ANS:‘Lemon Grass’ turns as a boon for a few women residing in different villages under Paterwar block, situated on the banks of Damodar river of Bokaro district.
Around 140 women farmers cultivate lemon grass in ten women producer groups on 28 acres of barren land; they have set an example by earning about Rs 3.5 lakh from Lemon Grass cultivation.
These rural women who were troubled for their livelihood a few months ago now have become an inspiration for others.
“We have started cultivation of Lemon Grass through the Jharkhand Opportunities for Harnessing Rural Growth (JOHAR) project under in the year 2020, for the first time in the Kharif season in four producer groups,” said Lal Muni Devi, a woman farmer.
“We were worried about losing money (investments) when we first started farming, but we persisted. Today, our burgeoning harvest is a living testament to our accomplishments,” said Munia, another woman of the farmer group who grows lemon grass.
“When we joined the producer group, we learned how to increase our profit by doing collective farming and collective sale,” said another woman of the farmer group.
“We came up with the idea of growing lemongrass only after extensive discussion and training among the growers’ group members. The main benefit of this farming method is that after five years of planting, the crop does not need to be replanted, and it pays every year,” she said.
JOHAR project is a holistic package of rural livelihoods interventions that work together to enhance and diversify the incomes of targeted rural households across 68 blocks in 17 districts of Jharkhand.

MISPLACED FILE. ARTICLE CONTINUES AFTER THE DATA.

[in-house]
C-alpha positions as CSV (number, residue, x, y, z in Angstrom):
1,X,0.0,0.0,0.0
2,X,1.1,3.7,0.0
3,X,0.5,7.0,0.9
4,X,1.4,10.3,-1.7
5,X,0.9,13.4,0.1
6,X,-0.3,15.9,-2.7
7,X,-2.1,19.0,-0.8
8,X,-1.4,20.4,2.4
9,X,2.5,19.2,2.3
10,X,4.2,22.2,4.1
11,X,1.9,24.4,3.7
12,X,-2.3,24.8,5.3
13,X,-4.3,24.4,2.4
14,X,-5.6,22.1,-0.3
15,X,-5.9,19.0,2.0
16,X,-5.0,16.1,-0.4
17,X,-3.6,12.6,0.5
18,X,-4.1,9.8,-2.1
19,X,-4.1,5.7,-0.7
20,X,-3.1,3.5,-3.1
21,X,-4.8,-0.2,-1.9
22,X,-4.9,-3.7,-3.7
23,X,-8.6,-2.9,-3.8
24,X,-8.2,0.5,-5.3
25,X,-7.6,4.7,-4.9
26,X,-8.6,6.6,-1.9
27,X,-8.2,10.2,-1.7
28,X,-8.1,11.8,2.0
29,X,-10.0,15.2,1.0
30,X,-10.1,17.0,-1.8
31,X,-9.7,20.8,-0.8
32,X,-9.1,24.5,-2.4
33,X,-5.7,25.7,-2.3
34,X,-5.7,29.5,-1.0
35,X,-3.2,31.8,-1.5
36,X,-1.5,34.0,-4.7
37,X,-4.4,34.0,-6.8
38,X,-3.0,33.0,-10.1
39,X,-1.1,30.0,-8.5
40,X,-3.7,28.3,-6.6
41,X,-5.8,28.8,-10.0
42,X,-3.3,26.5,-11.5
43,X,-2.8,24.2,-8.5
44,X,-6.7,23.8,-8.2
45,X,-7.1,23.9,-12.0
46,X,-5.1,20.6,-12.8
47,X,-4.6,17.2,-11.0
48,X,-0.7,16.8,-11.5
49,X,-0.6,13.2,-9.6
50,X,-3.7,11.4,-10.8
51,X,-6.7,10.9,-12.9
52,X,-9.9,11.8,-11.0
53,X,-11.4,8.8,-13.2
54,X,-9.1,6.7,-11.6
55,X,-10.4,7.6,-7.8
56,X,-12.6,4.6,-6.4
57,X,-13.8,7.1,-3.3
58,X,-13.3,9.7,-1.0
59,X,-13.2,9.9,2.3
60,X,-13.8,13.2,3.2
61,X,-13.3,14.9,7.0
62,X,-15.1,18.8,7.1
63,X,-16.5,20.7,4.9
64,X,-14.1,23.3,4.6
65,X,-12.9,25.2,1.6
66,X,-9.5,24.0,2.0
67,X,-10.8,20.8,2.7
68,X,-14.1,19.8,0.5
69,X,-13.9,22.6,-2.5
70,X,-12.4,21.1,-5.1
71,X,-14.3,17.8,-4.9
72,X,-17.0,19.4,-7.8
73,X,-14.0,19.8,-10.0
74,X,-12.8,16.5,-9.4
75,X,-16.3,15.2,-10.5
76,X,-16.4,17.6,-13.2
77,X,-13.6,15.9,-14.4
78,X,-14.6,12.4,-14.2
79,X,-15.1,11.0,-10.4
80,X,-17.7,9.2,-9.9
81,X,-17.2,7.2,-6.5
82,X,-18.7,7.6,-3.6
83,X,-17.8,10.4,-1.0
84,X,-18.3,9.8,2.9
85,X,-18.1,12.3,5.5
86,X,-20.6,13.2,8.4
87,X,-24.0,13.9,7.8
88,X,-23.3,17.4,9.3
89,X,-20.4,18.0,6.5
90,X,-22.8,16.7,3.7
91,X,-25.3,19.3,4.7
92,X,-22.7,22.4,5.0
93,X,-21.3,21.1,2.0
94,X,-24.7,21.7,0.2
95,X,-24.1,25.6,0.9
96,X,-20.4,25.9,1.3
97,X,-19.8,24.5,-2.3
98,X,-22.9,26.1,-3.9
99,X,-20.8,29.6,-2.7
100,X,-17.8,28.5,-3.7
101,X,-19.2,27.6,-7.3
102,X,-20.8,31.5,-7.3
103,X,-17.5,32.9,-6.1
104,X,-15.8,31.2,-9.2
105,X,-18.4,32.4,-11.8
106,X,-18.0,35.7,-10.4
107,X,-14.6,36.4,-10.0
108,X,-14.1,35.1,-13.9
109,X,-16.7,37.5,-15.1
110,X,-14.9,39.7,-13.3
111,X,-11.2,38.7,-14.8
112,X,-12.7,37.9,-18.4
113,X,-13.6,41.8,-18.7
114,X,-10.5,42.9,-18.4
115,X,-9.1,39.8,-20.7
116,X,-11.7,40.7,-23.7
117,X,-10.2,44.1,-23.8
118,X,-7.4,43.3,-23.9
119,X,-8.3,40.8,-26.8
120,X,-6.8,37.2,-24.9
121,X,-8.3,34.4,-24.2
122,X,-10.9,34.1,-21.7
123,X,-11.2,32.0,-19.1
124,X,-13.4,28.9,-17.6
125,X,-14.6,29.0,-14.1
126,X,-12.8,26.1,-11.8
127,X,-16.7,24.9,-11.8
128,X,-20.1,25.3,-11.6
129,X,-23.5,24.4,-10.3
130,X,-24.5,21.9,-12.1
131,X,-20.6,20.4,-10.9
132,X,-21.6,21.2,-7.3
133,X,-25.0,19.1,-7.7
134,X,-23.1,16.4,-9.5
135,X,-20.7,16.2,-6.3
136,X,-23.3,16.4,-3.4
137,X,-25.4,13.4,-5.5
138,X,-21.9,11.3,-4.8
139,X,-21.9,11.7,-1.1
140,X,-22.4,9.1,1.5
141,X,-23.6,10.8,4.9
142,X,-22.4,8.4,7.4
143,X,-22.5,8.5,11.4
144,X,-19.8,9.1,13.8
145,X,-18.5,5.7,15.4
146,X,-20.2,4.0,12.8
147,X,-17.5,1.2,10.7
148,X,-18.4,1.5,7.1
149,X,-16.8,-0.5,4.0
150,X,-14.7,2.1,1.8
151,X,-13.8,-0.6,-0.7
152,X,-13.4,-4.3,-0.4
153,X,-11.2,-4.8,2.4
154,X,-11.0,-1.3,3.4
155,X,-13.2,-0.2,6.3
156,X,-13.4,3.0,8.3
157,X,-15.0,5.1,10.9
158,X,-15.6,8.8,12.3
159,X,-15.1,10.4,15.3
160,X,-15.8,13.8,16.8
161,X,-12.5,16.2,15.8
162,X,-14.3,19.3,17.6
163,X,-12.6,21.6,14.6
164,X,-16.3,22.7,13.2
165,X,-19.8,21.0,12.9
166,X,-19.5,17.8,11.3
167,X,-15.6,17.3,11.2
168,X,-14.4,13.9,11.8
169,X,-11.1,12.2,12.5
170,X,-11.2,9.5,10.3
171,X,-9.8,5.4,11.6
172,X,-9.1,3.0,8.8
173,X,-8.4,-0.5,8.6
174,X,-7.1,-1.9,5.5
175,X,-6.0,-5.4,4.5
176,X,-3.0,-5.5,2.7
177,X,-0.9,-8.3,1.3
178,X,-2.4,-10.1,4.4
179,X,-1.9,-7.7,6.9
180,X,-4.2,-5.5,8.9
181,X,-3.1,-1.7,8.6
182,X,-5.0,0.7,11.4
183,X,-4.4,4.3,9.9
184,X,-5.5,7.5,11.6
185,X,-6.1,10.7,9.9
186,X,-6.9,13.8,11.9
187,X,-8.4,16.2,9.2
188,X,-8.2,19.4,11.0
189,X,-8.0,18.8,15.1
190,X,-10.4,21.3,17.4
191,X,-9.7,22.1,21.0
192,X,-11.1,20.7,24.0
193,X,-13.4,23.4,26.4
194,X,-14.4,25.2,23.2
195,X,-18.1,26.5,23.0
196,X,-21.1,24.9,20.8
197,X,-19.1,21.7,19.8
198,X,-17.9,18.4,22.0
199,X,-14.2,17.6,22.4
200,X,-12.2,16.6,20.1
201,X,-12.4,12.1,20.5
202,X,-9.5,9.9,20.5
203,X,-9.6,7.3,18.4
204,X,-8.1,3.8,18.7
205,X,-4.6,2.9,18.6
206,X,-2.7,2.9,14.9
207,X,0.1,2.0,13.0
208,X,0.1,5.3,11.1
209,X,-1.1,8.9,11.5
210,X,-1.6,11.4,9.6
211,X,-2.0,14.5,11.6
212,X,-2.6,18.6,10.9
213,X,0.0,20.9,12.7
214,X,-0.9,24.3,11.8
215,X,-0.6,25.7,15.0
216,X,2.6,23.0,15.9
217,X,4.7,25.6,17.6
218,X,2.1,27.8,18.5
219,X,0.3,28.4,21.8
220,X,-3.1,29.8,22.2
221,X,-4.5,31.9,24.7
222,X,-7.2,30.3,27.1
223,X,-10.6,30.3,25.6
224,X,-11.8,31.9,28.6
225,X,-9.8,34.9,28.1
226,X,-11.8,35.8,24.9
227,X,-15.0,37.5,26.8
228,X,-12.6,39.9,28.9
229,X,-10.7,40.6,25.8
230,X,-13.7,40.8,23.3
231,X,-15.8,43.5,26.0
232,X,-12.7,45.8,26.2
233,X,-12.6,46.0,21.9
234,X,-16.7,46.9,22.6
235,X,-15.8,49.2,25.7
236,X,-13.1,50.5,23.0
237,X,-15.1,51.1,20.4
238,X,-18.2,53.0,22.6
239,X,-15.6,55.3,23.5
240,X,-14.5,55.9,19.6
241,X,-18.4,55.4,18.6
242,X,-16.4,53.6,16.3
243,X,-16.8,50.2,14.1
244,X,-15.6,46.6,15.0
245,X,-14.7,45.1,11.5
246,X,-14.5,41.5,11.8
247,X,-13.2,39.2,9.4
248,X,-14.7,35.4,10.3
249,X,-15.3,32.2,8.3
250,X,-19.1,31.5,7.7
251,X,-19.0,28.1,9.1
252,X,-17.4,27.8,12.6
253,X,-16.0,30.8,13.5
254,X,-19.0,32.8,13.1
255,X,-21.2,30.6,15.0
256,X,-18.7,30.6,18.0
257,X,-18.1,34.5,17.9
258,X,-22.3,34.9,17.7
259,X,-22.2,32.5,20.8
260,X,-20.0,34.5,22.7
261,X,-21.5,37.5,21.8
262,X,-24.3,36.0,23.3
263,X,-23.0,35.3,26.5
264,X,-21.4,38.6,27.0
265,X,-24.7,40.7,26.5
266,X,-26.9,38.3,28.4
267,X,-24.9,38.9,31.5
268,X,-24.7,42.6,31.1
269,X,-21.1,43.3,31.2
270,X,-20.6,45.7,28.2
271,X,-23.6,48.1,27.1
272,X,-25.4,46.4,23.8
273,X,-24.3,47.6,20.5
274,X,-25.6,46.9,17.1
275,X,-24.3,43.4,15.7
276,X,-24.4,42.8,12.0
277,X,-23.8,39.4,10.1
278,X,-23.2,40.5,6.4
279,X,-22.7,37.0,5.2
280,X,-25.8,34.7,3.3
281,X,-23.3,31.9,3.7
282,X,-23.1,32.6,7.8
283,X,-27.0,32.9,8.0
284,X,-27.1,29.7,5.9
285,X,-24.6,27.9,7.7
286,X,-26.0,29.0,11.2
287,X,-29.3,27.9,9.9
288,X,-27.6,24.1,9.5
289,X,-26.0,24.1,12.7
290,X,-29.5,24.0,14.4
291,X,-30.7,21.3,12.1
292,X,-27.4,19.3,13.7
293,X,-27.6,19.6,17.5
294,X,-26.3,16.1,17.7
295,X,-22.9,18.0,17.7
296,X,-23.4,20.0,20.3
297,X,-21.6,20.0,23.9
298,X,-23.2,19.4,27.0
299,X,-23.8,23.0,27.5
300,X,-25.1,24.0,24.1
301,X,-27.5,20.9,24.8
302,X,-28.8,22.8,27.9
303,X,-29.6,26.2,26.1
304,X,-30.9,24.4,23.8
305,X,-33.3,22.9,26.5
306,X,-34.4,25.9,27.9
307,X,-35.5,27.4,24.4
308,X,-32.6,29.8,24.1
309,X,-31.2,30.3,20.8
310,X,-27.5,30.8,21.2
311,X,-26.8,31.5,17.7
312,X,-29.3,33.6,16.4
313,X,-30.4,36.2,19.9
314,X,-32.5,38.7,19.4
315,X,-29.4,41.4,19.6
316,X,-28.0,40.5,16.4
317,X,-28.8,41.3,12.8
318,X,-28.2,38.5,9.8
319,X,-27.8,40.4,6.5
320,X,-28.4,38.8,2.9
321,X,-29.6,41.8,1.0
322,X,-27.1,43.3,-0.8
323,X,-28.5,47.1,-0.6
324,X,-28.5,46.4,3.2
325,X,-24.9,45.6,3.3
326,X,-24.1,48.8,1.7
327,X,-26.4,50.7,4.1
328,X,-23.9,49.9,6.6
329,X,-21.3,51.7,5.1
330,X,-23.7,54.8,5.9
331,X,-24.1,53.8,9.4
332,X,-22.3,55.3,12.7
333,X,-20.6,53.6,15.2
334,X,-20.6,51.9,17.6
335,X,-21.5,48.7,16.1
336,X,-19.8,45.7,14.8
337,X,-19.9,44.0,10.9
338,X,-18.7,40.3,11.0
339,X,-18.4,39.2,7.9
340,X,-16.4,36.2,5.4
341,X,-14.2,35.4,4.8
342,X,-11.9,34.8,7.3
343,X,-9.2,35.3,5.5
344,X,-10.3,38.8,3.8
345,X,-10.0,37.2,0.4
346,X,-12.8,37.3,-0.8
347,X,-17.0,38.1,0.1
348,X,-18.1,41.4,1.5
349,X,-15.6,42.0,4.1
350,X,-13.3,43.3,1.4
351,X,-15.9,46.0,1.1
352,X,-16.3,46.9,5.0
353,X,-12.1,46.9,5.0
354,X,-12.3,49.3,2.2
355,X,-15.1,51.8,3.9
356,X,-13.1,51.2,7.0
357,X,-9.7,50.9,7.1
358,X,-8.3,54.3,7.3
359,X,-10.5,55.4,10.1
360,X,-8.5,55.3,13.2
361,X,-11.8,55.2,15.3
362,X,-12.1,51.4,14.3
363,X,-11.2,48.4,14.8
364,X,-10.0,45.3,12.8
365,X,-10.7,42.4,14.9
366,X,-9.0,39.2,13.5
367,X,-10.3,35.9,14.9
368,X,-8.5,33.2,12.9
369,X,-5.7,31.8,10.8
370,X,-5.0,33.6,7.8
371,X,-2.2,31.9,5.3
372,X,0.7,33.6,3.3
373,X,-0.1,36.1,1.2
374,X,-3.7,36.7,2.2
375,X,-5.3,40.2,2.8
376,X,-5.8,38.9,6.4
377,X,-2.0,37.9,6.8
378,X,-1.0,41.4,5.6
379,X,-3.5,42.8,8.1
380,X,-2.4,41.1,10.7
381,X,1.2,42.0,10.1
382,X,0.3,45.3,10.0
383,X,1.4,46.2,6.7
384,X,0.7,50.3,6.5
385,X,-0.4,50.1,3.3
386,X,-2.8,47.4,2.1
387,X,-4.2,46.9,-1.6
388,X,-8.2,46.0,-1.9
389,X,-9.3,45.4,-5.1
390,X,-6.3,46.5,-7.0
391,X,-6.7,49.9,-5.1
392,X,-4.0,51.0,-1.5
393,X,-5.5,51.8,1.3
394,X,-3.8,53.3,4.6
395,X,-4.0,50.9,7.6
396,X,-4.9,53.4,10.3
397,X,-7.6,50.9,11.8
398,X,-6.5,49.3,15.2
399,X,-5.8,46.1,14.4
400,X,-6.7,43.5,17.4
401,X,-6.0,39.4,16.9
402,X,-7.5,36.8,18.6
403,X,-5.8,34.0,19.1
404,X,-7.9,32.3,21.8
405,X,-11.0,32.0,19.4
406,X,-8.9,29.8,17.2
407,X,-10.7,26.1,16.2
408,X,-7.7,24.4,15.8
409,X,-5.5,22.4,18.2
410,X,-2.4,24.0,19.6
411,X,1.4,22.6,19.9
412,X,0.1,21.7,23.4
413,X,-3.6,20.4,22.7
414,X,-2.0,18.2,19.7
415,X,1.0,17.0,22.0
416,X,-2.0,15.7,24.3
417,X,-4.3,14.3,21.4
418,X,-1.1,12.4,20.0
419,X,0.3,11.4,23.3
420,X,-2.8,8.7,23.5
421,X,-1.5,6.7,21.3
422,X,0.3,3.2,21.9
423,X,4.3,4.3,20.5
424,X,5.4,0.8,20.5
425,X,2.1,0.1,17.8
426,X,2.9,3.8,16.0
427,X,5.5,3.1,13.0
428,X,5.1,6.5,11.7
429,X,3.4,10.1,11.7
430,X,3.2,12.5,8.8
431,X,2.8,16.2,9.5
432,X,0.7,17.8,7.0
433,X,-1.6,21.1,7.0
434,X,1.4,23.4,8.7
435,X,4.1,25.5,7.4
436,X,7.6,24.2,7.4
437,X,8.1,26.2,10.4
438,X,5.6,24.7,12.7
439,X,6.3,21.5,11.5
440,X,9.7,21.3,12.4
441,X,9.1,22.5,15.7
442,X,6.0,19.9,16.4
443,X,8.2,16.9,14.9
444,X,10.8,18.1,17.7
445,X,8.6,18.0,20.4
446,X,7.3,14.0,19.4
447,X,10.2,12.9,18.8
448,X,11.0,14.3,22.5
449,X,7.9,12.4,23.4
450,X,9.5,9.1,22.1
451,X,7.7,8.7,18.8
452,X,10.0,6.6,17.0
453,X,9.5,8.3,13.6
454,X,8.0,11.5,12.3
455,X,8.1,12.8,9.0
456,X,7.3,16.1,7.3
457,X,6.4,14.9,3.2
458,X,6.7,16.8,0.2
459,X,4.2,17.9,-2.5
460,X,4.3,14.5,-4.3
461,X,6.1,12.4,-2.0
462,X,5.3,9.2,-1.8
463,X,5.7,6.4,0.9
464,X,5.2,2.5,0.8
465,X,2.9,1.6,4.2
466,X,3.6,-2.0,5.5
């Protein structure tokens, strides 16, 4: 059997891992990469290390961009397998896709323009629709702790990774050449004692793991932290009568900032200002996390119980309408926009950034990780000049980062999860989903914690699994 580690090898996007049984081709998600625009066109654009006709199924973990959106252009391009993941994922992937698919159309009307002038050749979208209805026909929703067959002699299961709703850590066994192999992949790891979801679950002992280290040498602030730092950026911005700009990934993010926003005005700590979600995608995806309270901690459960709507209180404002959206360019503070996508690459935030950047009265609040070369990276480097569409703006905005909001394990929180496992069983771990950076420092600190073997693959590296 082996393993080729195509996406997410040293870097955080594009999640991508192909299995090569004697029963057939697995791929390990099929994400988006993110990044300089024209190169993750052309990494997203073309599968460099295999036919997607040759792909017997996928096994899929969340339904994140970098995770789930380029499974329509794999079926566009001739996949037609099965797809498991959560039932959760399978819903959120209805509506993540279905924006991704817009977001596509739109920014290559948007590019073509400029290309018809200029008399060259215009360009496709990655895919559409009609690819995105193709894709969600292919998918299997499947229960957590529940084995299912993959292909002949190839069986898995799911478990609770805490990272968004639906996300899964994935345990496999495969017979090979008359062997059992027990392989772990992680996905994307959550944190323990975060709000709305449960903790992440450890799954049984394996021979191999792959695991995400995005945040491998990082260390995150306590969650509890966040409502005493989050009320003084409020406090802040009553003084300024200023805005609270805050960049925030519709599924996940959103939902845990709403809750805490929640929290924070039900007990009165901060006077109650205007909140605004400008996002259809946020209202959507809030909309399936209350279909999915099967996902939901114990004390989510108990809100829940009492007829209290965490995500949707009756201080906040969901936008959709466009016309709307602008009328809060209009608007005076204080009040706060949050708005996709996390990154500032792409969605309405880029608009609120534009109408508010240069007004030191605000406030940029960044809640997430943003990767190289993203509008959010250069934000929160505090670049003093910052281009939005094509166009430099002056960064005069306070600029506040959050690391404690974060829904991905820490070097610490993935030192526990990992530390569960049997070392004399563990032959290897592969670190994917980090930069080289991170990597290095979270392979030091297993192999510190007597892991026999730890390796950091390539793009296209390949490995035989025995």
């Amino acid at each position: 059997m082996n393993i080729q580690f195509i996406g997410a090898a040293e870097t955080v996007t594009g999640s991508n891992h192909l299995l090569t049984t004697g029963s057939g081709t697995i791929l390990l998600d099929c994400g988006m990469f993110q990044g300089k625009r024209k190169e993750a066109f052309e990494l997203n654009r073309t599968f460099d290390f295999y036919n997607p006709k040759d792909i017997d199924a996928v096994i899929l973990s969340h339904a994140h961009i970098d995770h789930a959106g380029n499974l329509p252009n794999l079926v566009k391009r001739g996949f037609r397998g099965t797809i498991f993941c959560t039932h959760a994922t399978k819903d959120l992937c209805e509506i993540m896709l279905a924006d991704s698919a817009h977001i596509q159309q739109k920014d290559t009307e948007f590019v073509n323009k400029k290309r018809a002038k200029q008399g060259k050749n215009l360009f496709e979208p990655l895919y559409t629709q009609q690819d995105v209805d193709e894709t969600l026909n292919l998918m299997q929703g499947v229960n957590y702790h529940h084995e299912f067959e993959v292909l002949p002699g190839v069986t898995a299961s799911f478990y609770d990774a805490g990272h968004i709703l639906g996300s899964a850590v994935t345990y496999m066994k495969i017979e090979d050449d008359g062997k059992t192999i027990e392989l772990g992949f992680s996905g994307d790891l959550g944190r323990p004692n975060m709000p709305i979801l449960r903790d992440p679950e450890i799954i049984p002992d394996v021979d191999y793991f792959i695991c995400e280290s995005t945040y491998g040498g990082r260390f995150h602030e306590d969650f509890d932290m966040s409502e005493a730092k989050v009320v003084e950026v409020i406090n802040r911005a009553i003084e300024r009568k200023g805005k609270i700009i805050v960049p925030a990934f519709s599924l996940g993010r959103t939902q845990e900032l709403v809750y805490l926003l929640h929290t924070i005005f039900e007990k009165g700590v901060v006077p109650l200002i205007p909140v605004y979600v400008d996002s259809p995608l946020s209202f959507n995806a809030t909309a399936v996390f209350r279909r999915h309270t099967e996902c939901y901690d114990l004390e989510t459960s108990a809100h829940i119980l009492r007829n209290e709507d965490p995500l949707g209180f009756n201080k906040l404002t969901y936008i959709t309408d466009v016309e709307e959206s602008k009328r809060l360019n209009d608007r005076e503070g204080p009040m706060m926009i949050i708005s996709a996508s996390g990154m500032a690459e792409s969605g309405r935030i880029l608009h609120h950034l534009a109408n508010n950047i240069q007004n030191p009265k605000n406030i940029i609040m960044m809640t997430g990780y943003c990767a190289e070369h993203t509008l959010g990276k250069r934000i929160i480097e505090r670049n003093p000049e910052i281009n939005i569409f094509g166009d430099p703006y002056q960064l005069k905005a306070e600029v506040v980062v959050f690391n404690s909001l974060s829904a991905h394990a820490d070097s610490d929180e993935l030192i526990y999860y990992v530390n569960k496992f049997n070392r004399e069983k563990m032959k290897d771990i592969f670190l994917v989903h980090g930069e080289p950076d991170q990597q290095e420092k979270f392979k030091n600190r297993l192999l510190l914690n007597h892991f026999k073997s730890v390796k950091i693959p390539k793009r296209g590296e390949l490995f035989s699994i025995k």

It uses a collectivisation approach and builds on the community institutions platform established by another Government-World Bank initiative, the National Rural Livelihoods Mission, to form producer groups and producer organisations.
JOHAR uses this platform to deliver the interventions package designed to push rural producer households up the value chain.
Cultivation of lemon grass is easily done in less fertile land or even on barren land. Once the plant is planted, profit can be earned by harvesting and selling its leaves 4 to 5 times per year till five years, said an official.
This time, lemon grass saplings have been sold to 10 producing groups by the four producing groups cultivating last year. And the women farmers (who cultivated) have earned an income of about Rs 3.50 lakh, the official said.
Lemon grass is significant because of its fragrant leaves. Steam distillation is used to extract the oil from the leaves, which is rampantly used in cosmetics, soaps, insecticides, and medicines.
Lemon grass is also extensively used as an antioxidant, the official said.
So far 340 women farmers in the district have been connected with the cultivation of lemon grass under the Johar project. Vanopaj Mitra has been trained to provide technical support and suggestions to the farmers, who give continuous training and other advice to these farmers at the village level, he said.
Deputy Commissioner Kuldeep Chaudhary said that Jharkhand State Livelihood Promotion Society under Rural Development Department is implementing the JOHAR project in the district. Rural women are being linked for advanced farming with the help of producer groups through JOHAR.
People are increasing their income by shifting from traditional farming to value addition of forest produce.
Despite having land, women farmers who were unable to cultivate are now earning good profits by growing plants like lemon grass, drumstick, basil by taking technical training and cooperation.